5. How Safe Are Pakistani Nukes PDF

Click here to load reader

  • date post

    25-Dec-2015
  • Category

    Documents

  • view

    13
  • download

    3

Embed Size (px)

description

This document explains the safety of Pakistan nuclear arms

Transcript of 5. How Safe Are Pakistani Nukes PDF

  • CHAPTER 8

    POST BIN LADEN L L : THE SAFETY AND

    SECURITY OF PAKISTAN P P S NUCLEAR

    ARSENALPervez Hoodbhoy

    There is great concern across the world about the security of

    Pakistans nuclear weapons, and Pakistan goes to great lengths to

    assure the world that its weapons will not fall into the hands of

    extremist groups. This chapter assesses the threat to Pakistans

    nuclear weapons from within the country. In this context it will be

    important to understand the forces that shape attitudes within the

    Pakistan military, as well as those which are operative within the

    general public.

    Broadly speaking, Pakistans nuclear weapons face four categories

    of potential threats:

    s &ROM )NDIA AND THE 5NITED 3TATES EITHER INDEPENDENTLY ORtogether. Israel is a distant possibility but not to be ruled out.

    s &ROM OUTSIDE )SLAMIC MILITANTS ATTACKING A NUCLEAR STORAGE SITEor facility with the purpose of capturing a nuclear weapon, or

    a sizeable amount of HEU that could be fashioned into a crude

    nuclear device.

    s &ROM INSIDE )SLAMIC ELEMENTS IN THE ARMY WHO HAVEresponsibility for protecting and operating nuclear sites,

    facilities, or fissile materials.

    s &ROM INSIDE AND OUTSIDE A COLLABORATIVE EFFORT

    Before 11 September 2001, there was little urgency to safeguard

    Pakistans nuclear weapons. But, faced with George W. Bushs

    ultimatum, General Pervez Musharraf had to choose between are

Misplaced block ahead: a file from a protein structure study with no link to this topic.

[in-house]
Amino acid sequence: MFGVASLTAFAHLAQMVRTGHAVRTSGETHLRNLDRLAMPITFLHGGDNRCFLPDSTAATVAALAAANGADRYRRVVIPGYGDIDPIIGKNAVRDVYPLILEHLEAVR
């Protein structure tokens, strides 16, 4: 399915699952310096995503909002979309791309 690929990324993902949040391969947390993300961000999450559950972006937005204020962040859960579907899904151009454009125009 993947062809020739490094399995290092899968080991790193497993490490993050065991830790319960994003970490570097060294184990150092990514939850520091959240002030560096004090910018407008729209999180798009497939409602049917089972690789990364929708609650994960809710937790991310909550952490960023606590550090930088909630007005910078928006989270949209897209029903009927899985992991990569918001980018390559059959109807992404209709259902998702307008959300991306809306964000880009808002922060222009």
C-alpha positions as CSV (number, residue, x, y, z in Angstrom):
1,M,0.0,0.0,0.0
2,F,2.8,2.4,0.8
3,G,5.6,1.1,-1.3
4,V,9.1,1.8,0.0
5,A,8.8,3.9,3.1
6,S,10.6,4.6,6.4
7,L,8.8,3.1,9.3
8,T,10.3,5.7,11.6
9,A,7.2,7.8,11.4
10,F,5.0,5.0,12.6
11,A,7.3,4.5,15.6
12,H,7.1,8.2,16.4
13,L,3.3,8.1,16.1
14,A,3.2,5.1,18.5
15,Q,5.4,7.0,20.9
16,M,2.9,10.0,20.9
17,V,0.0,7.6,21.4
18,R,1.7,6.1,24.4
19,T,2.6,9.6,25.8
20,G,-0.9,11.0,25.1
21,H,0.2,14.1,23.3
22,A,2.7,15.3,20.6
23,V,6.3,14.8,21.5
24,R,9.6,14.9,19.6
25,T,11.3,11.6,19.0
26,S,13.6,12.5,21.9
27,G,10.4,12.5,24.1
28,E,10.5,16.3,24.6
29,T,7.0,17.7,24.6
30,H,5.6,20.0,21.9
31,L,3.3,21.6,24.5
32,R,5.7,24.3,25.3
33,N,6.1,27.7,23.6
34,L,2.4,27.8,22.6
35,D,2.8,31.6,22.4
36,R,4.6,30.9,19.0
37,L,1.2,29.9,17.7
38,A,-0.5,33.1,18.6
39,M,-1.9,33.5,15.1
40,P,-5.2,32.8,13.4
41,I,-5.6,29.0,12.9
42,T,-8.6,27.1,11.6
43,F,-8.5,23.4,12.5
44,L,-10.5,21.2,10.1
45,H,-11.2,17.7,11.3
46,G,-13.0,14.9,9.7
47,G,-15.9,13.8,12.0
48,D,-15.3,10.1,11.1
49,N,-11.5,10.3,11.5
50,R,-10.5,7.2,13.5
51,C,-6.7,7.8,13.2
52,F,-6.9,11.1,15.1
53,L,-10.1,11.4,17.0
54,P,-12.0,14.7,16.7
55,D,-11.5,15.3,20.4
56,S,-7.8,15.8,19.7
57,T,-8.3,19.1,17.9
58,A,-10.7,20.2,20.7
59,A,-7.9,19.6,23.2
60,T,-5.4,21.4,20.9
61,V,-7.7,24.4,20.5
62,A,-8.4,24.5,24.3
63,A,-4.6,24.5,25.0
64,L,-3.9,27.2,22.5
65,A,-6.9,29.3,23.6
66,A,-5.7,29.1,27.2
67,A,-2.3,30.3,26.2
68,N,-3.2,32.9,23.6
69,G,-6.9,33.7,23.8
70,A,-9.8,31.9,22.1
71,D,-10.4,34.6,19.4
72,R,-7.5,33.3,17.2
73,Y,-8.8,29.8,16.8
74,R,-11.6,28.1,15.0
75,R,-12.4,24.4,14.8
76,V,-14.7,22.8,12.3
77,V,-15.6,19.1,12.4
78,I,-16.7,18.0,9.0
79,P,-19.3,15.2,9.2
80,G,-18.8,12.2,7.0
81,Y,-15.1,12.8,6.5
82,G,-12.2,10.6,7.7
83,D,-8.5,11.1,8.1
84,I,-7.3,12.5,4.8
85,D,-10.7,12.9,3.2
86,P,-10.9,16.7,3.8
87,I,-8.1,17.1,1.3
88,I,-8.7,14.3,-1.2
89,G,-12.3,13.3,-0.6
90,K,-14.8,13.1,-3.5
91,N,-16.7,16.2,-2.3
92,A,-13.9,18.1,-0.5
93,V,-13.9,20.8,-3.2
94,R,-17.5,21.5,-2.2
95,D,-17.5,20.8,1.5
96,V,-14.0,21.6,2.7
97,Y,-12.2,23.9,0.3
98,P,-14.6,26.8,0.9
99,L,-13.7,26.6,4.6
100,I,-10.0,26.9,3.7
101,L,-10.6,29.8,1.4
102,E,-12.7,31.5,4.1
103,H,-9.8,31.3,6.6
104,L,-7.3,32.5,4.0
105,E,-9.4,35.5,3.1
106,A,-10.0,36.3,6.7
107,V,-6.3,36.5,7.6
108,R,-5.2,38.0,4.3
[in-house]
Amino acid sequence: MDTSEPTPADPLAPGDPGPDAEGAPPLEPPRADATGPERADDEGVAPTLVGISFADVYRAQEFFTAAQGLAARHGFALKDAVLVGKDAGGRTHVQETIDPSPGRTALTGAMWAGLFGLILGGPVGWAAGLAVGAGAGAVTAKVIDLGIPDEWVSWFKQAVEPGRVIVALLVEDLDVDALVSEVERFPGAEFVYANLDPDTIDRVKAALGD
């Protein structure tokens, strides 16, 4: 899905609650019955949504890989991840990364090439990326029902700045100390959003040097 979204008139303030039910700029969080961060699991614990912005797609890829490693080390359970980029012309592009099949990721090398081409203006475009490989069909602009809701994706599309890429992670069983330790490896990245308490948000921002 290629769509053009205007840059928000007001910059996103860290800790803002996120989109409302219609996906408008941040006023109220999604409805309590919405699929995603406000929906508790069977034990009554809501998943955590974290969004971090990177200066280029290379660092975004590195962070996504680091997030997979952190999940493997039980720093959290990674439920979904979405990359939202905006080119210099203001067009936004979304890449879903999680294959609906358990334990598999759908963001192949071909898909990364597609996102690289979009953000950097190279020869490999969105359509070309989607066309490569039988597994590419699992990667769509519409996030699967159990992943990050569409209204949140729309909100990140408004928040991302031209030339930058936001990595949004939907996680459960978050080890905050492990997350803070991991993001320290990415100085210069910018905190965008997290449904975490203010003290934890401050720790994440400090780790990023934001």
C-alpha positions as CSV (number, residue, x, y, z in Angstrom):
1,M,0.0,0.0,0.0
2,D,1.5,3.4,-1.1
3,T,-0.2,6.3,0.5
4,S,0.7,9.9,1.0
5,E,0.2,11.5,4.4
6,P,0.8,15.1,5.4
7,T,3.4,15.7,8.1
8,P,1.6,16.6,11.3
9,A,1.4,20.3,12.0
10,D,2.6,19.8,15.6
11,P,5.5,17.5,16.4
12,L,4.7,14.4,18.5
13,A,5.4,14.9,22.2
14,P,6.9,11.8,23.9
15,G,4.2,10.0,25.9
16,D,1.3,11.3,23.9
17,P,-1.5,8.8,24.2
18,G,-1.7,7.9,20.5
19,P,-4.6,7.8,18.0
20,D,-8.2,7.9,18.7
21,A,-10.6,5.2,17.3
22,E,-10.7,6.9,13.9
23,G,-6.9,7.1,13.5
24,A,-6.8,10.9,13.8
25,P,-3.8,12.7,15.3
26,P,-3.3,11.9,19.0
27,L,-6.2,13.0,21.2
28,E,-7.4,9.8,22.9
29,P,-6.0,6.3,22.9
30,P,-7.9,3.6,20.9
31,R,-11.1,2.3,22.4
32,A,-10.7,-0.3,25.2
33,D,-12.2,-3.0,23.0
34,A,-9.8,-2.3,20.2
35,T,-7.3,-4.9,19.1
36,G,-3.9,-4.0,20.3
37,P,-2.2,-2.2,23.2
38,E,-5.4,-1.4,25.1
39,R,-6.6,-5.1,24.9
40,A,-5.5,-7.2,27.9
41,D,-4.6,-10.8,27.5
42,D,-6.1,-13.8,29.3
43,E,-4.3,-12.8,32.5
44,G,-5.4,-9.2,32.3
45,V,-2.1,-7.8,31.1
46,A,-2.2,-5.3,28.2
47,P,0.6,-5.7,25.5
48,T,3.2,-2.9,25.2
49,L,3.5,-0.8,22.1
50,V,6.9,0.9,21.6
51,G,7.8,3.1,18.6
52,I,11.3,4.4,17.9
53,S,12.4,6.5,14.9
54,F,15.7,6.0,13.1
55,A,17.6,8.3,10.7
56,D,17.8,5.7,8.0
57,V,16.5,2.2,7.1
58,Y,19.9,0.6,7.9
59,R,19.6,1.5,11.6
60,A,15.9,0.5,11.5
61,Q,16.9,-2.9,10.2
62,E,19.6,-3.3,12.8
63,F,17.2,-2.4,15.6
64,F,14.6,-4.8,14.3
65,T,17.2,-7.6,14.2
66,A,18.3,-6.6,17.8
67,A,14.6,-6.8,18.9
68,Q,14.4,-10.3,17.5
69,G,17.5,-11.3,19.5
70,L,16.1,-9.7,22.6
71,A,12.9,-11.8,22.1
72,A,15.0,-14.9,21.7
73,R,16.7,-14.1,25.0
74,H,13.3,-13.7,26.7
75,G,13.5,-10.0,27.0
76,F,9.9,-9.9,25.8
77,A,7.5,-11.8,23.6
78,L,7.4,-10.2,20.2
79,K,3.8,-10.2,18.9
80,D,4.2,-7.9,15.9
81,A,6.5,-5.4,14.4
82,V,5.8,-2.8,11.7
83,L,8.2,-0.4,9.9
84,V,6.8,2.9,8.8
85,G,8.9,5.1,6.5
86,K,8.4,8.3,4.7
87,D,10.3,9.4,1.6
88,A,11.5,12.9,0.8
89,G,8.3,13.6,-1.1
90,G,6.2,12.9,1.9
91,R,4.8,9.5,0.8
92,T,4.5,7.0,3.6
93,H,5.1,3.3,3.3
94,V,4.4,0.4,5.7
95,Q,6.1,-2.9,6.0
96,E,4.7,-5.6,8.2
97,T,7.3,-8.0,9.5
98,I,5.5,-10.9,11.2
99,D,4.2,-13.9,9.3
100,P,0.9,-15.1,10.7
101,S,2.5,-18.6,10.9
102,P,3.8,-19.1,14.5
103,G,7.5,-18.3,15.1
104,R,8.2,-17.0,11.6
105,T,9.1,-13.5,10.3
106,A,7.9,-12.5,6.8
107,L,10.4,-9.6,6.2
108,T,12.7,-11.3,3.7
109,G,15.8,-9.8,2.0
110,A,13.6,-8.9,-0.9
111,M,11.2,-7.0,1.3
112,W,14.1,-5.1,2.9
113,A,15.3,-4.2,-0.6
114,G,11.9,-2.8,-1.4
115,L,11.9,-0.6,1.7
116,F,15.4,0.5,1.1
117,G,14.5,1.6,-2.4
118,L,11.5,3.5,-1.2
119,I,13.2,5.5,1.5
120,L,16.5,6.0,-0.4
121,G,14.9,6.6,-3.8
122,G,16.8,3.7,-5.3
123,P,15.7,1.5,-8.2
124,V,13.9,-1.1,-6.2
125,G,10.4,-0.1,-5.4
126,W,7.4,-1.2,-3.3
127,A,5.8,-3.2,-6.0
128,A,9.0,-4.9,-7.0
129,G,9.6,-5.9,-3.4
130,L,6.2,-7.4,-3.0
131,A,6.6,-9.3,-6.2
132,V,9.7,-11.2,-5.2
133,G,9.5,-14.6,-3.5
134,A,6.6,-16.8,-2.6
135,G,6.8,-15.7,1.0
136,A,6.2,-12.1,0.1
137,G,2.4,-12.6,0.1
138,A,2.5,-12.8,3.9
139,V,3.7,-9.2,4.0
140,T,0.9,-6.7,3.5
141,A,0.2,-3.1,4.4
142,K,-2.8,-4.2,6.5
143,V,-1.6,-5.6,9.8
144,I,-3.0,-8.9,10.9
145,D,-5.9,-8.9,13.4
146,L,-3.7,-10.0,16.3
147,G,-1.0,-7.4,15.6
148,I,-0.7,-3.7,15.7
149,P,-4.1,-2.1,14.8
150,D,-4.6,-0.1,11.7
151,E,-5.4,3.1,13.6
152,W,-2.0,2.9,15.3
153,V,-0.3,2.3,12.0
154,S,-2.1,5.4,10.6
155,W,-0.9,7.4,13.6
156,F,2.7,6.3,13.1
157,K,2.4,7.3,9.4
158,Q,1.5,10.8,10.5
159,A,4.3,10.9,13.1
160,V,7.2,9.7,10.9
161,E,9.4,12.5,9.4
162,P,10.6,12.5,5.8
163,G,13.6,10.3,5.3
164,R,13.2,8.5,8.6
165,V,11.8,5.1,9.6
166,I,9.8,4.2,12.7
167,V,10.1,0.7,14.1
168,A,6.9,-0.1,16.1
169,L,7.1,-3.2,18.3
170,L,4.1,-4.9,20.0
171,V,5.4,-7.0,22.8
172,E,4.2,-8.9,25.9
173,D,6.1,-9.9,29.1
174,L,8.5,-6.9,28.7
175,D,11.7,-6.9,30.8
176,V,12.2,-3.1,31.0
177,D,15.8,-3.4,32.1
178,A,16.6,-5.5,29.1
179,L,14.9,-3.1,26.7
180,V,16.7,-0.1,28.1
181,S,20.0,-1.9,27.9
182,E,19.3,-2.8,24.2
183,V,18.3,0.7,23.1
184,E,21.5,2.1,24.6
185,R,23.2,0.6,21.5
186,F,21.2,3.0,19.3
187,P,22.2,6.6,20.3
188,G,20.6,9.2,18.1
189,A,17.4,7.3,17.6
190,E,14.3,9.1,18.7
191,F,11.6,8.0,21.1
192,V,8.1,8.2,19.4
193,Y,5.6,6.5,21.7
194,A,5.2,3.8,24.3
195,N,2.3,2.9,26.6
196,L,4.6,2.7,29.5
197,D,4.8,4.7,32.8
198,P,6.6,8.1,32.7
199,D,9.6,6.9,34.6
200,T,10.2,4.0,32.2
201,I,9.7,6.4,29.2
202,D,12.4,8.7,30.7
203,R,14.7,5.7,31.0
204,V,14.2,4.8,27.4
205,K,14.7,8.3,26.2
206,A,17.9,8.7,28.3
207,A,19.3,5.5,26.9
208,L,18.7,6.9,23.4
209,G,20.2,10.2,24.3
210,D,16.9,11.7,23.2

• Post bin Laden: The Safety and Security of Pakistans Nuclear Arsenal 169

    you with us or against us. Thereupon he made his famous U-turn

    and abandoned the Taliban. Acceding to U.S. demands was necessary,

    said Musharraf in his public address to the nation; else Pakistan

    would have lost its nuclear assets and its Kashmir cause.1 The

    weapons that were supposed to defend Pakistan now had to be

    defended.

    The subsequent history is well-known: efforts to persuade Mullah

    Omar refused to break with Al Qaeda failed, and Pakistan joined the

    U.S. in its war against terror. Foreseeing opposition to this new

    alliance, Musharraf removed two of his close former associates.

    Both were strongly Islamist generals: the head of Pakistans ISI

    intelligence agency, Lt. General Mehmood Ahmed, and Deputy Chief

    of Army Staff, General Muzaffar Hussain Usmani. Multiple new

    dangers were created. Although the government insisted that its

    nuclear weapons were safe, it did not take chances. Several weapons

    were reportedly airlifted to various safer and more isolated locations

    within the country.

    Keeping nuclear weapons away from predators is now an

    overriding concern for the Pakistan Army, which is the custodian of

    Pakistans nuclear weapons. Who could these predators be and why

    would they want nuclear weapons?

    It is likely that those currently fighting the Pakistan Army

    Muslim extremists of various persuasions with various levels of

    sophistication and weaponrywant the bomb. Their motives can

    only be guessed. Some may want a weapon, perhaps deliverable by

    truck or ship rather than by aircraft or missile, for use against some

    U.S. or European city. Targets could also include Western economic

    interests in the Gulf and neighbouring areas. But other groups may

    consider attacking an Indian or Pakistani city desirable. This is not

    implausible: truck bombs have been frequently set off in crowded

    city locales in Pakistan. There is no obvious taboo against the use

    of a larger bomb in a South Asian city, perhaps hidden inside a

    container truck. This would not only be logistically easier but could

    ignite total war between Pakistan and India. Such a goal would be

    consistent with the apocalyptic vision of Al Qaeda type groups which

  • 170 CONFRONTING THE BOMB

    have, as a matter of strategy, frequently targeted other Muslims (as

    well as Shias or those considered infidels). In the extremist mindset,

    it is preferable if only enemies are killed but collateral Muslim

    deaths are acceptable. On this matter, one notes that Osama bin

    Laden appears to be a man of peace when compared to his bloody-

    minded deputy, Aiman Al-Zawahiri.2

    Recognizing that new concerns had to be addressed, General

    Pervez Musharraf formally instituted a nuclear command and con-

    trol mechanism in February 2000. This comprised of the National

    Command Authority (NCA), Strategic Plans Division (SPD), and

    Strategic Forces Command. The SPD acts as a secretariat for the